He stood up again and turned left and blundered on through the dark, east toward Hope.


  The closer he got to the Hope town line, the more he let himself drift left toward the road. Hope wasn’t a big place, and he didn’t want to miss it in the dark. Didn’t want to walk on forever, all the way back to Kansas. The clock in his head said that it was midnight. He had made good progress, close to three miles an hour, despite falling four more times and detouring every thirty minutes to confirm he wasn’t drastically off course.

  Despair’s cheap road crunched loudly under his feet but the hard level surface allowed him to speed up. He hit a good rhythm and covered what was left of the last mile in less than fifteen minutes. It was still very cold. Still pitch dark. But he sensed the new blacktop ahead. He felt it coming. Then he felt the surface change under his feet. His left foot pushed off rough stones and his right foot landed on velvet-smooth asphalt.

  He was back over the line.

  He stood still for a second. Held his arms wide and looked up at the black sky. Then bright headlights hit him head-on and he was trapped in their beams. A spotlight clicked on and played over him, head to foot and back again.

  A cop car.

  Then the beams died as suddenly as they had appeared and a dome light came on inside the car and showed a small figure at the wheel. Tan shirt, fair hair. Half a smile.


  She was parked head-on, with her push bars twenty yards inside her own jurisdiction, just waiting in the dark. Reacher walked toward her, moving left, skirting her hood and her fender. He stepped to the passenger door and put his hand on the handle. Opened it up and crammed himself into the space inside. The interior was full of soft radio chatter and the smell of perfume.

  He asked, “So are you free for a late dinner?”

  She said, “I don’t eat with jerks.”

  “I’m back, like I said I would be.”

  “Did you have fun?”

  “Not really.”

  “I’m working the graveyard shift. I don’t get off until seven.”

  “Breakfast, then. Drinking coffee with jerks is not the same as eating with them.”

  “I don’t drink coffee for breakfast. I need to sleep in the daytime.”

  “Tea, then.”

  “Tea has caffeine, too.”

  “Milk shake?”

  “Maybe.” She was resting easy in the seat, one elbow on the door and the other hand in her lap.

  “How did you see me coming?” Reacher asked. “I didn’t see you.”

  “I eat a lot of carrots,” Vaughan said. “And our video has night-vision enhancement.” She leaned forward and tapped a
black box mounted high on the dash. “Traffic camera and a hard disc recorder.” She moved her hand again and hit a key on the computer. The screen changed to a ghostly green wide-angle image of the scene ahead. The road was lighter than the scrub. It had retained more of the daytime heat than its surroundings. Or less. Reacher wasn’t sure.

  “I saw you half a mile away,” Vaughan said. “A little green speck.” She tapped another key and spooled back through the time code and Reacher saw himself, a luminous sliver in the dark, getting bigger, coming closer.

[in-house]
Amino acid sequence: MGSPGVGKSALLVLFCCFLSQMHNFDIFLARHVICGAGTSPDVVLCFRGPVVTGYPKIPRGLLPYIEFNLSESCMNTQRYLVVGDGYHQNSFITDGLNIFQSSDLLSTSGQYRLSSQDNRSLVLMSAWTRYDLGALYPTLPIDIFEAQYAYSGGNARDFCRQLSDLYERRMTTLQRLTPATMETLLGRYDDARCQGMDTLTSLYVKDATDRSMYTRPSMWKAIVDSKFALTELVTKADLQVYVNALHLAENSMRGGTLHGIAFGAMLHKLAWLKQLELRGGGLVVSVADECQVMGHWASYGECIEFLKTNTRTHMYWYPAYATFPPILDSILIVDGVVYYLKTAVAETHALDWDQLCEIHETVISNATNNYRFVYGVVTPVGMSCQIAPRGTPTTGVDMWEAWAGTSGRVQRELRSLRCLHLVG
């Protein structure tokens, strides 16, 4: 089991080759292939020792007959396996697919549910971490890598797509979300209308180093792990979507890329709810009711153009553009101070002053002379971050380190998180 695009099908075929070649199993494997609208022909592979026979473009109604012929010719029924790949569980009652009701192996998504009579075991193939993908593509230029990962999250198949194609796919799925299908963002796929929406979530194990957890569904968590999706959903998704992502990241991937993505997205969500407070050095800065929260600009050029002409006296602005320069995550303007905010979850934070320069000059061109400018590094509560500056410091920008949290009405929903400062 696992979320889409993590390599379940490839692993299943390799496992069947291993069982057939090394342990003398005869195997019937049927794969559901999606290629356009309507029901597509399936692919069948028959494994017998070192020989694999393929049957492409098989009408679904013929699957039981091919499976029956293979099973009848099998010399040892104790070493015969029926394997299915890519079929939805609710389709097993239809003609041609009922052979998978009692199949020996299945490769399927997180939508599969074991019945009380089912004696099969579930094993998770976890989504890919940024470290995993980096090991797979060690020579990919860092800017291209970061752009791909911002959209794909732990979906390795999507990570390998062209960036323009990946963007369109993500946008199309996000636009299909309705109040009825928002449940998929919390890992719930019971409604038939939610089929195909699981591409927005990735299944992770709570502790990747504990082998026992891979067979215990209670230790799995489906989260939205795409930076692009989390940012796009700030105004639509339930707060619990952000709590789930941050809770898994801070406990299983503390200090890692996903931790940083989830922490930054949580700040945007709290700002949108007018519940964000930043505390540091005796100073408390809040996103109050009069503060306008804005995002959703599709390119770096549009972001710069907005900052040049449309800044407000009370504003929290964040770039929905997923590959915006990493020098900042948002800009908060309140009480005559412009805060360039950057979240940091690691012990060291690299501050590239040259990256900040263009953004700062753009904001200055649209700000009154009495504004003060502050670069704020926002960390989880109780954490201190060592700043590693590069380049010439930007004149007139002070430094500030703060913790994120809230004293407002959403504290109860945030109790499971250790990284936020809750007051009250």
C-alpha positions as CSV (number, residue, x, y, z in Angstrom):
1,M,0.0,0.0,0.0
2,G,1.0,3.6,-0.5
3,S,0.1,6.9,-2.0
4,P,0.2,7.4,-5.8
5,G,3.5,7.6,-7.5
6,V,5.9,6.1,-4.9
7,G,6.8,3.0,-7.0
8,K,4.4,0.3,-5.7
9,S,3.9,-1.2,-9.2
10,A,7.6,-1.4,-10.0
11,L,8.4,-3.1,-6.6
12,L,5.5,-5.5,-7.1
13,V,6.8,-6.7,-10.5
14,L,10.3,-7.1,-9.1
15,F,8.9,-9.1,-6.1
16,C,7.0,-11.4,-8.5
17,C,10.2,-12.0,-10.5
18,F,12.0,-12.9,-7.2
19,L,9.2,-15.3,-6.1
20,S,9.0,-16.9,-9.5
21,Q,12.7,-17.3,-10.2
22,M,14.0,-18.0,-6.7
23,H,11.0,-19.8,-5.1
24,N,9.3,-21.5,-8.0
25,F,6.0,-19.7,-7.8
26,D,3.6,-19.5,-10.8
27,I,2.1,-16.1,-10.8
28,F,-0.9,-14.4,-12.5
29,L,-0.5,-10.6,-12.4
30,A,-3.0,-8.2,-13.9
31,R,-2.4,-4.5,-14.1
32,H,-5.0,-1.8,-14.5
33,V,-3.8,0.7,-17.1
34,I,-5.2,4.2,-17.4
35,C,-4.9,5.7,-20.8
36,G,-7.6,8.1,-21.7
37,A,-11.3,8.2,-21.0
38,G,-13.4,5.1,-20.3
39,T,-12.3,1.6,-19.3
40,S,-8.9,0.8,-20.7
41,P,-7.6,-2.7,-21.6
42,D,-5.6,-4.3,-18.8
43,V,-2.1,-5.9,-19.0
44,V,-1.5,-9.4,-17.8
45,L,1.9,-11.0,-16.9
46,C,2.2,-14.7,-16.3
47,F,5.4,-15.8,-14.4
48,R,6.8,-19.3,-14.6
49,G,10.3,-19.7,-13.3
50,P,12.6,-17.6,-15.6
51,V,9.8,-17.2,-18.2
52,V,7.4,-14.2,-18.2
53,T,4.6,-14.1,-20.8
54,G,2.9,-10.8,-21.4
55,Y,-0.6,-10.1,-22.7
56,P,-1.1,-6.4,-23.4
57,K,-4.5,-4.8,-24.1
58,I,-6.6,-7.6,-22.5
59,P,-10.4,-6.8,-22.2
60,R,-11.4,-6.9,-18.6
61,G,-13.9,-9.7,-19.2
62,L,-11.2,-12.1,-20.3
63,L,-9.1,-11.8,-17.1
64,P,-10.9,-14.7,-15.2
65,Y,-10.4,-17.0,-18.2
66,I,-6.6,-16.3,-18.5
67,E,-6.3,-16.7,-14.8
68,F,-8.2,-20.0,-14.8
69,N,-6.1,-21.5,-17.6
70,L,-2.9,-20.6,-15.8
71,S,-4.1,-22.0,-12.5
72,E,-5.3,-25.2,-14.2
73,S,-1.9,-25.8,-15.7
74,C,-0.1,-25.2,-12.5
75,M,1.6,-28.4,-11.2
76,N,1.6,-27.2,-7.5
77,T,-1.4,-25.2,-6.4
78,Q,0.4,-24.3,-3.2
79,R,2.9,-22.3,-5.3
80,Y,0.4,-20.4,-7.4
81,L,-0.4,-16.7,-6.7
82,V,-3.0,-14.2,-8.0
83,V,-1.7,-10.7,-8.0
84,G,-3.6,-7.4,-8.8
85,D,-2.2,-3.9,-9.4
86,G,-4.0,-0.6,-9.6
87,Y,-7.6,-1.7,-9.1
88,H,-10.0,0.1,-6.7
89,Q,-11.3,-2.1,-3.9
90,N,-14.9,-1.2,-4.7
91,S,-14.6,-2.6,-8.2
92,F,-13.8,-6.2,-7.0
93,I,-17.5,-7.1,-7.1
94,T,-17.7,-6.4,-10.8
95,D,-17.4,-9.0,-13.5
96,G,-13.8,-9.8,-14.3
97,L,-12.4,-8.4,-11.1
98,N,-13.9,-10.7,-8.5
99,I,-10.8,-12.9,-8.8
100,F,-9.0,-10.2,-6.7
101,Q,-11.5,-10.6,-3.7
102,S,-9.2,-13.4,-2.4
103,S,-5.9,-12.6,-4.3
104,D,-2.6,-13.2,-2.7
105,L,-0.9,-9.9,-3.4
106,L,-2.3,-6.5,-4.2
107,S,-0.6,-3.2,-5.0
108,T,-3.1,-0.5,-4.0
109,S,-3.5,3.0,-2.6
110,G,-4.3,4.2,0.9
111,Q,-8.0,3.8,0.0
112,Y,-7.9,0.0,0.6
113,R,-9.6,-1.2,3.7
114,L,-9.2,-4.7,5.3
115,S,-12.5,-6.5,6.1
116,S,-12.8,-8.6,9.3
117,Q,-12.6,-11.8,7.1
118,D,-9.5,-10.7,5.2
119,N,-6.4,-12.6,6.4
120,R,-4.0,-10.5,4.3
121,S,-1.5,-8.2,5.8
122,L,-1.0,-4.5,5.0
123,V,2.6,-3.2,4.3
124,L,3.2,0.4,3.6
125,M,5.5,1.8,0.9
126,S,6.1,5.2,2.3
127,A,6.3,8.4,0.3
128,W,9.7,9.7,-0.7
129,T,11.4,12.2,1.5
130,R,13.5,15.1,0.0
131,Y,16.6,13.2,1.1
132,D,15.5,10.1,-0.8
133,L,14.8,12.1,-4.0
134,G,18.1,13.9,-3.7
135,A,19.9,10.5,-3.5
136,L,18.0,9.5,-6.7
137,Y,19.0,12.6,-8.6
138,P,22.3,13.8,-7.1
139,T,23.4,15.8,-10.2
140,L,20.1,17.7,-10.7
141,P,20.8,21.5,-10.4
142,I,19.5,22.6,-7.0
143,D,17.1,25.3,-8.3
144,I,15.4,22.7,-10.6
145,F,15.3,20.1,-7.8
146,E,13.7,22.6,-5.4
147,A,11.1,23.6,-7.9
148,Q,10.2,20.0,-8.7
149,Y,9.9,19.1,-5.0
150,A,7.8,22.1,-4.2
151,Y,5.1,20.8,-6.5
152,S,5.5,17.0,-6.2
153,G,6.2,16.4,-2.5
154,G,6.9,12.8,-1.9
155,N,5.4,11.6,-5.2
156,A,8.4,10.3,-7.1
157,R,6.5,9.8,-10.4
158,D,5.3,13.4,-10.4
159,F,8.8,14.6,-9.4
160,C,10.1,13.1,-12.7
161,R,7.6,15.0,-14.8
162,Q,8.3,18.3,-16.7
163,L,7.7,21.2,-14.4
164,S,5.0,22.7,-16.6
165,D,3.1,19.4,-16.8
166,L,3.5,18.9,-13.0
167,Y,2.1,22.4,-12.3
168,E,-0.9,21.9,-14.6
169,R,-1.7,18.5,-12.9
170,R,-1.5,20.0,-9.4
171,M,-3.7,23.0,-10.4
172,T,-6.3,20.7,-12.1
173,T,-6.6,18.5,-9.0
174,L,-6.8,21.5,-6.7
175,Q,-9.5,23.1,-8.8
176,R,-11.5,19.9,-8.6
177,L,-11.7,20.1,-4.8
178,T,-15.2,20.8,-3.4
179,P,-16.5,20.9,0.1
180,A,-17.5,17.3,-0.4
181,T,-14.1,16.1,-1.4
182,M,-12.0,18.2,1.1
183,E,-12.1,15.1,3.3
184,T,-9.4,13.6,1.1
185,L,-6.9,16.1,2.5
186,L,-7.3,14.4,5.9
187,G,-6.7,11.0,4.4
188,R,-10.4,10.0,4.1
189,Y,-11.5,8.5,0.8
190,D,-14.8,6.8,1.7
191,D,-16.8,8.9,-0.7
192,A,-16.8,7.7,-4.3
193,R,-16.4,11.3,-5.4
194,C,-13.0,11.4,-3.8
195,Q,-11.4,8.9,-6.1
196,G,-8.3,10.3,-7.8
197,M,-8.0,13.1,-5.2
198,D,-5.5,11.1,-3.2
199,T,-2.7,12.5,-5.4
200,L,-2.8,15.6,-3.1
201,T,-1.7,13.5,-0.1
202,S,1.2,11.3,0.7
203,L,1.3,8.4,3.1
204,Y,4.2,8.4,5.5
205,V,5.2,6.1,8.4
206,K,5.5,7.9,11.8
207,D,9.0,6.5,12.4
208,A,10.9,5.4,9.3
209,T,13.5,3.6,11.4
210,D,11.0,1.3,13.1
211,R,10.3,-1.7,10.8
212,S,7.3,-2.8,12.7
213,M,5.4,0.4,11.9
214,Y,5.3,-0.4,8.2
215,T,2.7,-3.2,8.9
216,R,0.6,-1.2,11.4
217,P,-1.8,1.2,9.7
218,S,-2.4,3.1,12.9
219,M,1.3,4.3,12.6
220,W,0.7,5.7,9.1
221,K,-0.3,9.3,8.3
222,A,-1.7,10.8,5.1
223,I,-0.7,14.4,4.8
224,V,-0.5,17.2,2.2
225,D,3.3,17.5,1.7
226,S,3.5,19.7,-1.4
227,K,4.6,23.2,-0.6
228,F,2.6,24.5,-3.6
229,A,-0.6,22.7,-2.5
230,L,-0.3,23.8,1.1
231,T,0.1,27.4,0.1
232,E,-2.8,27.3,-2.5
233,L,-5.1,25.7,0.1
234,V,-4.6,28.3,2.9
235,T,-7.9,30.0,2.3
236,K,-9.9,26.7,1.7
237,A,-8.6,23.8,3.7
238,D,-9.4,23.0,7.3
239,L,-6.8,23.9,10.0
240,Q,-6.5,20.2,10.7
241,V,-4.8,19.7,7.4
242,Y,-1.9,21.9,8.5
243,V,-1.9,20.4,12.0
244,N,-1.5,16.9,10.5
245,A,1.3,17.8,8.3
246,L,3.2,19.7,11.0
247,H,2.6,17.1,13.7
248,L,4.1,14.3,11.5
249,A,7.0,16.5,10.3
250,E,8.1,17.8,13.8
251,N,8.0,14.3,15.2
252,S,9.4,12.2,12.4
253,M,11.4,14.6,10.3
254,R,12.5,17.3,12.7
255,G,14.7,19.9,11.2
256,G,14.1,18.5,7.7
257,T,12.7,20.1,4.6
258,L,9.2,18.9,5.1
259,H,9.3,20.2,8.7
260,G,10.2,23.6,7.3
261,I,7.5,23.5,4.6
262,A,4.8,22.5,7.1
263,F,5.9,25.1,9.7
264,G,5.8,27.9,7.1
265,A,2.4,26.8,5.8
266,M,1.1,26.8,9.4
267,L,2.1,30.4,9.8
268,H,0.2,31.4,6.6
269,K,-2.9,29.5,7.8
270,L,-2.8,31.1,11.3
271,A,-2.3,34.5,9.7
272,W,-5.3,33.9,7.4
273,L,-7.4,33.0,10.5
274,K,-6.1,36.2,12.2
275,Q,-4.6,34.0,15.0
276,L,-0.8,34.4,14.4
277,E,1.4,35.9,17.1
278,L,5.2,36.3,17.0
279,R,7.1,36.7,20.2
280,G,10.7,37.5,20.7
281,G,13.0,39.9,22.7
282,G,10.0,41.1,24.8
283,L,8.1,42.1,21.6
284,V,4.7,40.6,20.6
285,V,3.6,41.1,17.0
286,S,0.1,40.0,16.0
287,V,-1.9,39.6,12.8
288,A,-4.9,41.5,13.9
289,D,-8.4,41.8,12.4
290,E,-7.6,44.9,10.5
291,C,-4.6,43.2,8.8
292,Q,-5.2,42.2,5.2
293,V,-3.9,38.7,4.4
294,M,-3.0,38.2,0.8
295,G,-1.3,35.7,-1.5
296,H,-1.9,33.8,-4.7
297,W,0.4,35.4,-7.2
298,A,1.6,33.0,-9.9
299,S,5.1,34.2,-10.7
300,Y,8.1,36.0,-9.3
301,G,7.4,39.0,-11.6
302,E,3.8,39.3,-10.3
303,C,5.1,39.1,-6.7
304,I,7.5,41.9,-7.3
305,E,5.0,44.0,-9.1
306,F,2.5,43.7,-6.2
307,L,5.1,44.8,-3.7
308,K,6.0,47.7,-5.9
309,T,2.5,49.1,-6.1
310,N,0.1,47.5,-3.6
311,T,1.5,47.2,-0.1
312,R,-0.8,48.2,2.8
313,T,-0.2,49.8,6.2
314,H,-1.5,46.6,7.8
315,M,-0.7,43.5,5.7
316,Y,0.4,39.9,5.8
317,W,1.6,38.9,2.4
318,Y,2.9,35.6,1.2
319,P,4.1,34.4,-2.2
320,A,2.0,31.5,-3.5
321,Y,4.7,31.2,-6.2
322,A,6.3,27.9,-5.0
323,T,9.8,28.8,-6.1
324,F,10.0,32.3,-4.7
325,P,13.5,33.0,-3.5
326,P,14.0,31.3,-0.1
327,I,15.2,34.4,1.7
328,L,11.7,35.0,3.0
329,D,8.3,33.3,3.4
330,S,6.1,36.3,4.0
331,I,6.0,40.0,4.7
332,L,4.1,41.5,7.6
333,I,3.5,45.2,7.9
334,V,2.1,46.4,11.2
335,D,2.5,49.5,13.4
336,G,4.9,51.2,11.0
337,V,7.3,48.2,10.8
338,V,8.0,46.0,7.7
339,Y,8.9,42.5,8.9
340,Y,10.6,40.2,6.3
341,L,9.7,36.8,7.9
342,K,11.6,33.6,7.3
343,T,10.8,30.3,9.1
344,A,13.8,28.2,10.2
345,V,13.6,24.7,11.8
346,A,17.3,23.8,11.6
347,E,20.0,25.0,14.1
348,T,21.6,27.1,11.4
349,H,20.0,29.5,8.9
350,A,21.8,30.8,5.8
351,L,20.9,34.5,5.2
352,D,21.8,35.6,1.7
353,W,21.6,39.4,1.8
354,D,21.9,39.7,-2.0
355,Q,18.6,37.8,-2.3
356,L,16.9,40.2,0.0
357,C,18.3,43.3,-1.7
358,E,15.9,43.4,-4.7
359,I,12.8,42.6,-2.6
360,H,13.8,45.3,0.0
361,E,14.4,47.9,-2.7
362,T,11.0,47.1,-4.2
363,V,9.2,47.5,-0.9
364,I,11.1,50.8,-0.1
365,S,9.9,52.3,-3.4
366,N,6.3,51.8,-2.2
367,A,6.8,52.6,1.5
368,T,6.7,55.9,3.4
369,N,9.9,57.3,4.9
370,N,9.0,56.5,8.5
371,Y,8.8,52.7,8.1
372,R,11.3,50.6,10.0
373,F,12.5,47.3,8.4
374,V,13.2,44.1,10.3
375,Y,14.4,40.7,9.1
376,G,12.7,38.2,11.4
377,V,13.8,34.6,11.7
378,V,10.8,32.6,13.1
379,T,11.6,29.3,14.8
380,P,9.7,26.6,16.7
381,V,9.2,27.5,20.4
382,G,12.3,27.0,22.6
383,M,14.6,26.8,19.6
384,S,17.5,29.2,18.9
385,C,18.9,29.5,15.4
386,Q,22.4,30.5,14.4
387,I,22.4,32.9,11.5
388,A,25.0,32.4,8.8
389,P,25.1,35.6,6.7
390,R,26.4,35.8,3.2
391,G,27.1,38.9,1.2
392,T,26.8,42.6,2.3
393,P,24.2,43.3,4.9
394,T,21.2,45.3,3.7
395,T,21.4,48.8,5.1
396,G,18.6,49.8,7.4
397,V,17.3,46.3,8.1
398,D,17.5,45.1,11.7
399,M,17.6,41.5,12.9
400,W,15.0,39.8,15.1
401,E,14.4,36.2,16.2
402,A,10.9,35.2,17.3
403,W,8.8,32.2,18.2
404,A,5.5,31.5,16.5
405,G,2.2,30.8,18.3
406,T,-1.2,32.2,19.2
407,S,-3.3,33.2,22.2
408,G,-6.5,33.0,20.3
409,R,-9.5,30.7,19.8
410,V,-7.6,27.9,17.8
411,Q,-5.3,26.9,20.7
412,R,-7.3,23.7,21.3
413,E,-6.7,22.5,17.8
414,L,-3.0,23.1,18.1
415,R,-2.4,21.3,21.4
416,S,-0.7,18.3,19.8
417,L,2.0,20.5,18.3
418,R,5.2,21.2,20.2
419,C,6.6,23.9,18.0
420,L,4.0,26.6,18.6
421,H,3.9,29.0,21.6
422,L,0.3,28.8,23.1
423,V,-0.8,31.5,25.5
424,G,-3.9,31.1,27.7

“Very fancy,” he said.

  “Homeland Security money. Got to spend it on something.”

  “How long have you been out here?”

  “An hour.”

  “Thanks for waiting.”

  Vaughan started the motor and backed up a little and then turned across the width of the road, in a wide arc that took the front wheels off the blacktop and through the sand on the shoulder. She got straightened up and accelerated.

  “Hungry?” she asked.

  “Not really,” Reacher said.

  “You should eat anyway.”


  “The diner will still be open. It stays open all night.”

  “In Hope? Why?”

  “This is America. It’s a service economy.”

  “Whatever, I might go take a nap instead. I walked a long way.”

  “Go eat in the diner first.”


  “Because I think you should. Nutrition is important.”

  “What are you, my mother?”

  “Someone was asking about you.”


  “Some girl.”

  “I don’t know any girls.”

  “She wasn’t asking about you personally,” Vaughan said. “She was asking if anyone had been thrown out of Despair more recently than her.”

  “She was thrown out?”

  “Four days ago.”

  “They throw women out, too?”

  “Vagrancy isn’t a gender-specific offense.”

  “Who is she?”

  “Just some kid. I told her about you. No names, but I said you might be eating in the diner tonight. I was assuming you would get out OK. I try to live on the sunny side of the street. So I think she might come looking for you.”

  “What does she want?”

  “She wouldn’t tell me,” Vaughan said. “But my impression was her boyfriend is missing.”


  Reacher got out of Vaughan’s cruiser on First Street and walked straight down to Second. The diner was all lit up inside and three booths were occupied. A guy on his own, a young woman on her own, two guys together. Maybe some Hope residents commuted for work. Not to Despair, obviously, but maybe to other towns. Maybe to other states, like Kansas or Nebraska. And those were big distances. Maybe they all got back too late to face KP at home. Or maybe they were shift workers, just starting out, with long trips ahead of them.